Don't wait to trademark your product or brand. By the time you 'get around' to it, a competitor could have nabbed your intellectual property and you will have no safety net to protect your business. Mark Kingsley-Williams, director of Trade Mark Direct, takes you through the trade mark process, explaining the whys, hows and wheres of registering a trade mark and protecting your start-up.
Without a registered trade mark your competitors will find it easier to use your name for similar goods or can even apply to register it themselves and stop you using it. Also, once you have already begun trading and built up some good will in your name, it will be more costly and onerous to discover then that your name cannot be protected as a registered trade mark and that you should re-brand your business.
A registered trade mark will also allow you to bring an action for trade mark infringement against anyone trying to use your name for similar goods. This is important as it is notoriously difficult and expensive to succeed in a 'passing off' action if you only have an unregistered trade mark.
You can trade mark your name or the logo or both together as a single application. Each option gives a different degree of protection to your brand.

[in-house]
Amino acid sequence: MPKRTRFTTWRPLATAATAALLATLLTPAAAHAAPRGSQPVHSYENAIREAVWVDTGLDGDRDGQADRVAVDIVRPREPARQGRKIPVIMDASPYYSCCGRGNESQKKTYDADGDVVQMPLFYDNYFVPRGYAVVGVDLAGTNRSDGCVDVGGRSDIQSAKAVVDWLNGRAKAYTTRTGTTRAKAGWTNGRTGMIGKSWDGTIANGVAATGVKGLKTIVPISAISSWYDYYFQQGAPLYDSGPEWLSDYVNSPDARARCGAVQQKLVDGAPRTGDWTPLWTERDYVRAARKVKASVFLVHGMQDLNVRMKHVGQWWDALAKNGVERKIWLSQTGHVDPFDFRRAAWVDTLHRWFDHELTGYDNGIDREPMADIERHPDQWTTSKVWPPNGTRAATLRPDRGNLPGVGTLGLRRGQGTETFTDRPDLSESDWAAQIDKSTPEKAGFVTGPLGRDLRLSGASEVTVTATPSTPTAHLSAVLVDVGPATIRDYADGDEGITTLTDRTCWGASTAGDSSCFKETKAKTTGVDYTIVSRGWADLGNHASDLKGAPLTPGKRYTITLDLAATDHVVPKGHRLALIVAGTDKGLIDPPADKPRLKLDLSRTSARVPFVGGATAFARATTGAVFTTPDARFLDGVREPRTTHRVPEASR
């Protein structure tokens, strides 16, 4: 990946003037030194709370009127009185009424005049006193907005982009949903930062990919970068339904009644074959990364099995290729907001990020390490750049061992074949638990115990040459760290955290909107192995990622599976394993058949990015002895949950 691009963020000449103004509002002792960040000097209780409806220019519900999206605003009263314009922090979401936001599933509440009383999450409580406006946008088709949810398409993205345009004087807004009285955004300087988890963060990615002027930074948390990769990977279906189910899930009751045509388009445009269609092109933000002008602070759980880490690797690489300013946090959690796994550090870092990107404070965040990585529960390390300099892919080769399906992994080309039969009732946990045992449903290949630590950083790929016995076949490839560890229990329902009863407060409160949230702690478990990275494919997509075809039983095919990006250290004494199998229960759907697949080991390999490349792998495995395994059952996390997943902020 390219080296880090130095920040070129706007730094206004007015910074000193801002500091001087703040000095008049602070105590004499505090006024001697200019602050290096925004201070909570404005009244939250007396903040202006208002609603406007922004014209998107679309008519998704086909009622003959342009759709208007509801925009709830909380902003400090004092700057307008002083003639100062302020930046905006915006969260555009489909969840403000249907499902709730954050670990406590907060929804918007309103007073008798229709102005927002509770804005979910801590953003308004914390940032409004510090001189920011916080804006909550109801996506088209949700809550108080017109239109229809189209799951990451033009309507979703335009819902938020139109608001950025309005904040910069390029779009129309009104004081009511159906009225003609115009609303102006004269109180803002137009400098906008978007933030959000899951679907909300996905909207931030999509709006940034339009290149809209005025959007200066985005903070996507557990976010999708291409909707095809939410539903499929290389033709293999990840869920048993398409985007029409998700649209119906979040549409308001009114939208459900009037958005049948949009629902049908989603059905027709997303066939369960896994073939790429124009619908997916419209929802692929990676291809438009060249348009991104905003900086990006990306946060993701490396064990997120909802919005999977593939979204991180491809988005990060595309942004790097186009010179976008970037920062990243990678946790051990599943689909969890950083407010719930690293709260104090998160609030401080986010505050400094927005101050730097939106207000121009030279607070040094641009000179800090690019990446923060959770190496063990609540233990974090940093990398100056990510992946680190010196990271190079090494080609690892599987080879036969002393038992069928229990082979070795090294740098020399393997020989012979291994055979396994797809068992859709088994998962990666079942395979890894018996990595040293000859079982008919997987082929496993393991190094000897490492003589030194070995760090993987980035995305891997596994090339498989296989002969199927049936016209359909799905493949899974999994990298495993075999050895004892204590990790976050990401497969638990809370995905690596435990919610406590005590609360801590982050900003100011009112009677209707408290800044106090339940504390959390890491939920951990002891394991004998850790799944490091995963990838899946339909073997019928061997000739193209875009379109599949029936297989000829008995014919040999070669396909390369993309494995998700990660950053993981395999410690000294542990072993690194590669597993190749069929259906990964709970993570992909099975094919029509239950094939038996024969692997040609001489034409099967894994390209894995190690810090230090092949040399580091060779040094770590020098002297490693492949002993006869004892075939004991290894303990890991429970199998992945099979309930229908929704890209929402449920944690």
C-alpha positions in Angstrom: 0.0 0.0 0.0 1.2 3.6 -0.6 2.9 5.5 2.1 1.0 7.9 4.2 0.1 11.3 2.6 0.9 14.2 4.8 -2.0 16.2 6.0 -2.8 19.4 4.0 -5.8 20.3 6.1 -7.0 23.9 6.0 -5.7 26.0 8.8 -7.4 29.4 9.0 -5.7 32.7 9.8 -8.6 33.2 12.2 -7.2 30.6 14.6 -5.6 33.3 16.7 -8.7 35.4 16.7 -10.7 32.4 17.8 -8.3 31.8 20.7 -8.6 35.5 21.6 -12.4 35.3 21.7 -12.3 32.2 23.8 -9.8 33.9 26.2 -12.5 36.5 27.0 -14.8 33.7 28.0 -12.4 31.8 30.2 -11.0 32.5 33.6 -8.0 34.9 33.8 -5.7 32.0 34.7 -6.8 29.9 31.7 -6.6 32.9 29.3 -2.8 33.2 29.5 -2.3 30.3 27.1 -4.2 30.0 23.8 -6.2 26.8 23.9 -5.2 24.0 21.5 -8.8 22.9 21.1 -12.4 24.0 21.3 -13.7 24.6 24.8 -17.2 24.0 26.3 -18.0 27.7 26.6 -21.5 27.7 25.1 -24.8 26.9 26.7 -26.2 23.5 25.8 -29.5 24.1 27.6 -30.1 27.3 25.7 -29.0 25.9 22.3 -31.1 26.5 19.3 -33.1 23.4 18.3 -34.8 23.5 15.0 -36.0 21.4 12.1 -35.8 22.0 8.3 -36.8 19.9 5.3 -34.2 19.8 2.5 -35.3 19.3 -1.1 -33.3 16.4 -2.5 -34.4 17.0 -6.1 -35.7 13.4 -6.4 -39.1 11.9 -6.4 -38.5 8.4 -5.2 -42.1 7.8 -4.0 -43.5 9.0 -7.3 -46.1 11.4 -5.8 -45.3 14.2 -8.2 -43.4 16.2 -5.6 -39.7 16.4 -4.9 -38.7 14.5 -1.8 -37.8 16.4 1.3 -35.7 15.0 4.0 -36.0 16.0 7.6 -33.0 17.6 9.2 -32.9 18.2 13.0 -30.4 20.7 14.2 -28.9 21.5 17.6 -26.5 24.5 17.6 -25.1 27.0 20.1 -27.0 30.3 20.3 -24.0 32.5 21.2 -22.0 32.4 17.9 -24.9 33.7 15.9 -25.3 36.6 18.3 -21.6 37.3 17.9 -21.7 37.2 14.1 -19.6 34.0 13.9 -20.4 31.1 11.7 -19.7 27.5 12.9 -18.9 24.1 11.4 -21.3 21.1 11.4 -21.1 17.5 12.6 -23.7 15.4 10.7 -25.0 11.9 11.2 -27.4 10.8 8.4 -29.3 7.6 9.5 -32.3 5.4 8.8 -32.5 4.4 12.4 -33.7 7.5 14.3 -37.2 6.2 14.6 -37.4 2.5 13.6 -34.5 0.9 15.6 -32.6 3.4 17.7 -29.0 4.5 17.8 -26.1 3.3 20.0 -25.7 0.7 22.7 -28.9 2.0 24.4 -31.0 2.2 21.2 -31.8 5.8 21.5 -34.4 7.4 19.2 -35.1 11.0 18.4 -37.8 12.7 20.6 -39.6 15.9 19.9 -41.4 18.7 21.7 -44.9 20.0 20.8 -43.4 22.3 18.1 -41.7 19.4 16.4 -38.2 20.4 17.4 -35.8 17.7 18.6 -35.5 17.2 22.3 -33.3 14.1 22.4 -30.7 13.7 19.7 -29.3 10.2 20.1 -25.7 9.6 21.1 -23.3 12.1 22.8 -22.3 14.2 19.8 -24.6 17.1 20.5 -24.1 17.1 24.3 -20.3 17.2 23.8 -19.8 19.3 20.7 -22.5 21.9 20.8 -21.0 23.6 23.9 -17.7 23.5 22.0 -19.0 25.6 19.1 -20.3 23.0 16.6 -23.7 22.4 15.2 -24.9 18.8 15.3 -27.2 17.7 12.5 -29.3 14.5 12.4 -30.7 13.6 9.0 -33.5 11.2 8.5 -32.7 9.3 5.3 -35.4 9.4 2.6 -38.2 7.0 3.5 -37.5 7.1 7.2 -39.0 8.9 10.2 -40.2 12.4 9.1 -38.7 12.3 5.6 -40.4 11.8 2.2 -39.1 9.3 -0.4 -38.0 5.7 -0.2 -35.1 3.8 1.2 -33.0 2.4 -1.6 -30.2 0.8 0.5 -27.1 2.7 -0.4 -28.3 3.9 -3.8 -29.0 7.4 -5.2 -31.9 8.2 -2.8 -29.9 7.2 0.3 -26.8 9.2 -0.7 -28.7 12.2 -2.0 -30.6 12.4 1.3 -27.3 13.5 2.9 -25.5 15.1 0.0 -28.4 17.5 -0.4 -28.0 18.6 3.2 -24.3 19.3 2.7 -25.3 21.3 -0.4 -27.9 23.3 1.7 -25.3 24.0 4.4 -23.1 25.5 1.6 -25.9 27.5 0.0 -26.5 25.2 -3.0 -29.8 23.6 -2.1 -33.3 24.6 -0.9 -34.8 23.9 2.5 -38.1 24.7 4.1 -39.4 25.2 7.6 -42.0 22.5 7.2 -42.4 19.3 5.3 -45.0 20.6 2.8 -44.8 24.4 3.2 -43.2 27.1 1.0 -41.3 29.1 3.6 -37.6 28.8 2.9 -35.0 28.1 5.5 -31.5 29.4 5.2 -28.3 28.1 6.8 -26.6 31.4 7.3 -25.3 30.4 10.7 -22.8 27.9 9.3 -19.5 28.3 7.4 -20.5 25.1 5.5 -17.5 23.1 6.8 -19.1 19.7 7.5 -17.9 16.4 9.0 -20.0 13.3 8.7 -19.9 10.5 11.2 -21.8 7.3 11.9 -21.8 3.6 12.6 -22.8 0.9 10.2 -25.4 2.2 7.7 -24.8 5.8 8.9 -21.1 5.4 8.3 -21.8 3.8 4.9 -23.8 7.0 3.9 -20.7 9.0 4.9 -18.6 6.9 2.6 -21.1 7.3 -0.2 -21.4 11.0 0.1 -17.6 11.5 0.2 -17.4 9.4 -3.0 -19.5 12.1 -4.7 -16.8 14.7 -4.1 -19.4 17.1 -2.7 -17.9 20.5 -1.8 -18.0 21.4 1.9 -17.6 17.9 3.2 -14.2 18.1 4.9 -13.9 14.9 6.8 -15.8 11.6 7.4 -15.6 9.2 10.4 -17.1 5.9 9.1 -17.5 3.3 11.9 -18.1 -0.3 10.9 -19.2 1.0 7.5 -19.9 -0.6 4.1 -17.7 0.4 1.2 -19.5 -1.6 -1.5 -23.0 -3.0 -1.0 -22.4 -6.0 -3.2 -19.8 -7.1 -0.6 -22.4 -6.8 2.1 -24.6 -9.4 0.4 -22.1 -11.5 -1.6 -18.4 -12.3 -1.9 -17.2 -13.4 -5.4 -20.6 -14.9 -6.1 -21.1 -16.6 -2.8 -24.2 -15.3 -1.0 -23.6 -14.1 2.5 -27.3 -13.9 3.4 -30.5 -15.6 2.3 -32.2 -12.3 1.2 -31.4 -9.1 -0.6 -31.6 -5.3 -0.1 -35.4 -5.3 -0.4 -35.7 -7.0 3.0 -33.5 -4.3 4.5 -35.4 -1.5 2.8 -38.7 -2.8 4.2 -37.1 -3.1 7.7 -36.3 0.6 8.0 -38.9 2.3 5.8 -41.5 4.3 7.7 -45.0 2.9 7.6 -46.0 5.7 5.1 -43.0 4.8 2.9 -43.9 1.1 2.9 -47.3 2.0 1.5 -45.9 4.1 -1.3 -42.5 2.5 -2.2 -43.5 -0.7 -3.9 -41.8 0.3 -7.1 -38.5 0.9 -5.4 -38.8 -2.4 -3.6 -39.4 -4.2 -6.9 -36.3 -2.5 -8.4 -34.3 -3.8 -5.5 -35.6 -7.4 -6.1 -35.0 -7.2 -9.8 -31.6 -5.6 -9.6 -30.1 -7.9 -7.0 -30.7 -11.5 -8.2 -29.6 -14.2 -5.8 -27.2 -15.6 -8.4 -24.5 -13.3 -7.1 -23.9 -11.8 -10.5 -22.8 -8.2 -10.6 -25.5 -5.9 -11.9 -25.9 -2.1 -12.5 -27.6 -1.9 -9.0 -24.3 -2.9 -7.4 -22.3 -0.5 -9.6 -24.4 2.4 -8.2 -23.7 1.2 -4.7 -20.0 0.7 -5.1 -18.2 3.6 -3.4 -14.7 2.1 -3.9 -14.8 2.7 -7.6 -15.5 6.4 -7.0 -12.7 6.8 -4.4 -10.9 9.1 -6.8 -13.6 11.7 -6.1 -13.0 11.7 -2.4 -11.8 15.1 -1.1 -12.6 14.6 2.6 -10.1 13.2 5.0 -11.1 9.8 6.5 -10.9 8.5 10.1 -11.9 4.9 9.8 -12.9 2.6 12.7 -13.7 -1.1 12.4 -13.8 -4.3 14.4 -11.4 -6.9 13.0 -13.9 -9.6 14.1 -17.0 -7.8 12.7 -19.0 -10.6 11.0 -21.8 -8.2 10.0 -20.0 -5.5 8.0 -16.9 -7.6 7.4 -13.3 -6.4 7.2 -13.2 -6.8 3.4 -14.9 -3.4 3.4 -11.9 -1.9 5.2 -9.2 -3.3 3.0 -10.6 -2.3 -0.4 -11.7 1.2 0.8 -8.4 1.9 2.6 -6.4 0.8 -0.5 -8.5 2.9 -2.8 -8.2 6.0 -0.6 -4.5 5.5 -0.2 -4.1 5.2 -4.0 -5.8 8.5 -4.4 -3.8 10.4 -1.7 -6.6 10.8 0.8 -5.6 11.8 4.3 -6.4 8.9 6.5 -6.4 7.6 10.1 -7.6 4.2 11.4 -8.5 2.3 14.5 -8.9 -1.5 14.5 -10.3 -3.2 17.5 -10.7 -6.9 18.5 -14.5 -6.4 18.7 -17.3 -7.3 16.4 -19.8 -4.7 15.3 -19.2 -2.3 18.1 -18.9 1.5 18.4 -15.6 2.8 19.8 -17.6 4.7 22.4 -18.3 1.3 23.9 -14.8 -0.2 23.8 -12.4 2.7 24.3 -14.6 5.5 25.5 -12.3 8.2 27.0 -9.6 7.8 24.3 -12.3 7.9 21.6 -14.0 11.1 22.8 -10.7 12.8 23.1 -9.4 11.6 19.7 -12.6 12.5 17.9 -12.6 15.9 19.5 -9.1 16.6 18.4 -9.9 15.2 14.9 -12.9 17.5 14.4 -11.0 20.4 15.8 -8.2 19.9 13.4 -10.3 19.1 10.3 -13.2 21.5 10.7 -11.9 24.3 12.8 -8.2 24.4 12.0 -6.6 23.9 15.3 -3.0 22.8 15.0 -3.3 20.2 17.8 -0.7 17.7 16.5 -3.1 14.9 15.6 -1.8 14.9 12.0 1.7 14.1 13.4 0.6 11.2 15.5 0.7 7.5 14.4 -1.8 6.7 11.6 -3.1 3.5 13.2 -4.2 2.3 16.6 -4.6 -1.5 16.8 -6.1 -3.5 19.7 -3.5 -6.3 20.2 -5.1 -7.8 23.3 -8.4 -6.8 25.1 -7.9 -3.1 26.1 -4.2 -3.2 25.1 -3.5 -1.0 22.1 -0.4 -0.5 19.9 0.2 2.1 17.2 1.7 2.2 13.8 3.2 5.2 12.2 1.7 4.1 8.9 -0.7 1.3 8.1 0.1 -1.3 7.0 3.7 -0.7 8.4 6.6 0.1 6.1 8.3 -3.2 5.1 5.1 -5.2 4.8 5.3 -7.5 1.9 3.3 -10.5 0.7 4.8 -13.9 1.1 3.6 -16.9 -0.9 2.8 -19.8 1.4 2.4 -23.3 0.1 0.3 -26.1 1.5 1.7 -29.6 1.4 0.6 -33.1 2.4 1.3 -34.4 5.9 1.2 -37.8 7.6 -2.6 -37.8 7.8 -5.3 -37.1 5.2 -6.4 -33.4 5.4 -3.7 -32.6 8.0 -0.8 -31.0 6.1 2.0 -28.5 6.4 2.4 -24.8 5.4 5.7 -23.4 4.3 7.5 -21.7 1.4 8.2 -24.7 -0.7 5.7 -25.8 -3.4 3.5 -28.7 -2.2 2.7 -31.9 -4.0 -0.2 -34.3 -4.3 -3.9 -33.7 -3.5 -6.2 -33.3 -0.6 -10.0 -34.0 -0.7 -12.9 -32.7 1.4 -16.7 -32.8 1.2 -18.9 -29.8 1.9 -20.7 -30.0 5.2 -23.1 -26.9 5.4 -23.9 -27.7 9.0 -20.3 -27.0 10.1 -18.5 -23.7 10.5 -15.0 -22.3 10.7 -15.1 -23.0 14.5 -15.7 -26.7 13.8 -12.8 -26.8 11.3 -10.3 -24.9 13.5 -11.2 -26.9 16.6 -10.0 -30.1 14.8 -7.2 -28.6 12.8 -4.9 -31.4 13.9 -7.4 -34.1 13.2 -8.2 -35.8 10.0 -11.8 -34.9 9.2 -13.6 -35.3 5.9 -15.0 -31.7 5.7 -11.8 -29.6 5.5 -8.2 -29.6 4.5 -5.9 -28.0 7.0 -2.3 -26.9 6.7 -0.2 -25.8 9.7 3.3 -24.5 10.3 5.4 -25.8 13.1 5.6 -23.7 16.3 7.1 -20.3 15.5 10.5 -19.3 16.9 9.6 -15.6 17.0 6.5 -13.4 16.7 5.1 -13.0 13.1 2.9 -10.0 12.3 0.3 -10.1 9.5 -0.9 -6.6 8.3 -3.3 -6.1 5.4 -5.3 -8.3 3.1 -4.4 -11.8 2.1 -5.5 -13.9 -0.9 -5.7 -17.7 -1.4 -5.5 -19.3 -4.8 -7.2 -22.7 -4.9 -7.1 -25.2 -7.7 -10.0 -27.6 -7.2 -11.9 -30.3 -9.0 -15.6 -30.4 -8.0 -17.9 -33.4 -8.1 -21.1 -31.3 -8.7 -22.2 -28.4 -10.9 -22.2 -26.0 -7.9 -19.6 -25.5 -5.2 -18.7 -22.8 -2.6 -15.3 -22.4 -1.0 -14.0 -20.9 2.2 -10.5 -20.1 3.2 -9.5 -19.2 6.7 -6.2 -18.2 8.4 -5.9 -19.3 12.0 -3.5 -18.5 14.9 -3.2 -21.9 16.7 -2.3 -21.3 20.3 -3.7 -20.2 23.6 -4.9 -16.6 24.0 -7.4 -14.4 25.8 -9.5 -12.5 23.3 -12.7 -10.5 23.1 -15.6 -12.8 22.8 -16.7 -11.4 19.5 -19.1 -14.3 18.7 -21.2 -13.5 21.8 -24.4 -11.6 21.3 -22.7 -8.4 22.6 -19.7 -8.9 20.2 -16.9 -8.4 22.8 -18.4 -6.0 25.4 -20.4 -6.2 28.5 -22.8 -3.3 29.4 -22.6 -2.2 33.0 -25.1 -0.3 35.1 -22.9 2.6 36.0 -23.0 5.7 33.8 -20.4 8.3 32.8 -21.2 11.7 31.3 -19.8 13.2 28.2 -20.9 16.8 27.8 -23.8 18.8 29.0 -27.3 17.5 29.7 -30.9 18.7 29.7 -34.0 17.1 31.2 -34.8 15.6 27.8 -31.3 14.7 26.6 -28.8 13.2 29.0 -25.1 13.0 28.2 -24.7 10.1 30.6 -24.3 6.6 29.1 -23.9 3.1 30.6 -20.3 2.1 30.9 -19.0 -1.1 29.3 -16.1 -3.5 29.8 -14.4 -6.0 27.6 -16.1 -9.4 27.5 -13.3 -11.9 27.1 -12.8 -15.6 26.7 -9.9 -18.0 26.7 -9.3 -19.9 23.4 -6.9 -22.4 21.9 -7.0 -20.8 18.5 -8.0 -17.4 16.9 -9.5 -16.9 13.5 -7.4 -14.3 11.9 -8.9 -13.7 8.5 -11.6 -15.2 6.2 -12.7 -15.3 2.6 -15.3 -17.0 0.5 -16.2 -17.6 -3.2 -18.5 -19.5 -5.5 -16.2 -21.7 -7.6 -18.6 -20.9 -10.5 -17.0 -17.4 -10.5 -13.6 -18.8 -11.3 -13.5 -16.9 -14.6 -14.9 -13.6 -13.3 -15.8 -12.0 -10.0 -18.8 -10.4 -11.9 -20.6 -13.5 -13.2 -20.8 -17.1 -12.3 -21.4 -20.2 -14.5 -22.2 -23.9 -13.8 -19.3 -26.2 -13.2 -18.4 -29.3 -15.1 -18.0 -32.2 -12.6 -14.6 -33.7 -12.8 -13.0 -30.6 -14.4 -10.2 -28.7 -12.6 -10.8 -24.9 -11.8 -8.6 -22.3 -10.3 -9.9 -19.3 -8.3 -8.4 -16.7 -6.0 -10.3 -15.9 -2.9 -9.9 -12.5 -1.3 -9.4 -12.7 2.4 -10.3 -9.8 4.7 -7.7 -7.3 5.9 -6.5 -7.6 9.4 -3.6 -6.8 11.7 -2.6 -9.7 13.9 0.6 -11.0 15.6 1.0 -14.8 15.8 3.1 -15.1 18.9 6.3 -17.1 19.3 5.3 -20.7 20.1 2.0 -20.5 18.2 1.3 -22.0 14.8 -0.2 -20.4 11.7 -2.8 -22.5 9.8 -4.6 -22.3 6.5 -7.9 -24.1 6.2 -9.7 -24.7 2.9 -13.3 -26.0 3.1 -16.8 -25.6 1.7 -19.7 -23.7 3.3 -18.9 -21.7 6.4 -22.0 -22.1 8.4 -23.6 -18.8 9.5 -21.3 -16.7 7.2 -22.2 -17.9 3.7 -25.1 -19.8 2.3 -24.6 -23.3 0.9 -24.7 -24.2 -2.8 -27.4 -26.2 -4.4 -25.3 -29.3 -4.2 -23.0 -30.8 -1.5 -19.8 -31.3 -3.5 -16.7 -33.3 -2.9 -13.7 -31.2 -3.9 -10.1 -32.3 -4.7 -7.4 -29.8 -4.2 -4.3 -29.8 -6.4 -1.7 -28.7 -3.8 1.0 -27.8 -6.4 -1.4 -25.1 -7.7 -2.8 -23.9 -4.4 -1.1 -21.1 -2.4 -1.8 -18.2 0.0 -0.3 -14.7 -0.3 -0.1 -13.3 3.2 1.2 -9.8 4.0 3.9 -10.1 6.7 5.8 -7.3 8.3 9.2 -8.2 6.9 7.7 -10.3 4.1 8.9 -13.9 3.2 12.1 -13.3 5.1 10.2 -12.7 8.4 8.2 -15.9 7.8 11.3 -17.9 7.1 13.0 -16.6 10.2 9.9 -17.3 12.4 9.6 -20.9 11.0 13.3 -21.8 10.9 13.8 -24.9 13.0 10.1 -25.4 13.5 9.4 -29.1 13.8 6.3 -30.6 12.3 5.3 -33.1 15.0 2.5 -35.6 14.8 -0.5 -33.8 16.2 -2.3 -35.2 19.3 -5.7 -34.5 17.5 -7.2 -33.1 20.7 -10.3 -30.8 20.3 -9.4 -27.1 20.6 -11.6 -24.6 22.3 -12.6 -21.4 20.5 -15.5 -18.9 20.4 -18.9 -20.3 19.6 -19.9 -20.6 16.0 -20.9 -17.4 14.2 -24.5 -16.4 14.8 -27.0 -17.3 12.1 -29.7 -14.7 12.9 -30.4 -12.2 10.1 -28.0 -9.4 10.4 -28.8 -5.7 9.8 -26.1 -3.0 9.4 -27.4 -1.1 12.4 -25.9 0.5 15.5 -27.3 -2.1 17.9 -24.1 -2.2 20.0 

While your name and logo are unregistered, you can put the TM symbol for an unregistered trade mark next to them. You can also use the copyright, C, symbol next to your logo. However, it is a criminal offence to use the registered trade mark symbol, R, next to a word or logo that is not registered. Using the registered trade mark symbol will warn competitors that your mark is registered and also make them less likely to challenge it.
Registering your business with Companies House or owning a domain name does not give you the rights to use that name as a trade mark. In fact, if another company has already registered the same name as a trade mark, you may actually be infringing their rights.
The process to get a trade mark is not expensive - from under £500 - for rights that last for 10 years and can be renewed inexpensively.
The design process
Establishing a corporate identity is one of the most important things a business will do, therefore ensure that you use a designer who understands basic trade mark law.
The value of your brand name
Even if your product isn't an international sensation (yet), the name it is registered under as a trade mark could become incredibly valuable if a competitor wants to use it.
For example, when Apple was launching the iPad, a company in Brazil was using the name already for a portable defibrillator. As the name was registered in Brazil, the trade mark was safe and Apple could not force the company to cease trading and re-brand - a costly process for any business - which it could have done otherwise. For small businesses who haven't got round to registering their own trade mark yet this should be a wake-up call.
Protect your trade mark
The speed at which a brand can be destroyed is breath-taking, so make sure that your brand is properly protected with all the correct trade marks in place.
To check for free whether your company or product name can be trade marked visit www.trademarkdirect.co.uk.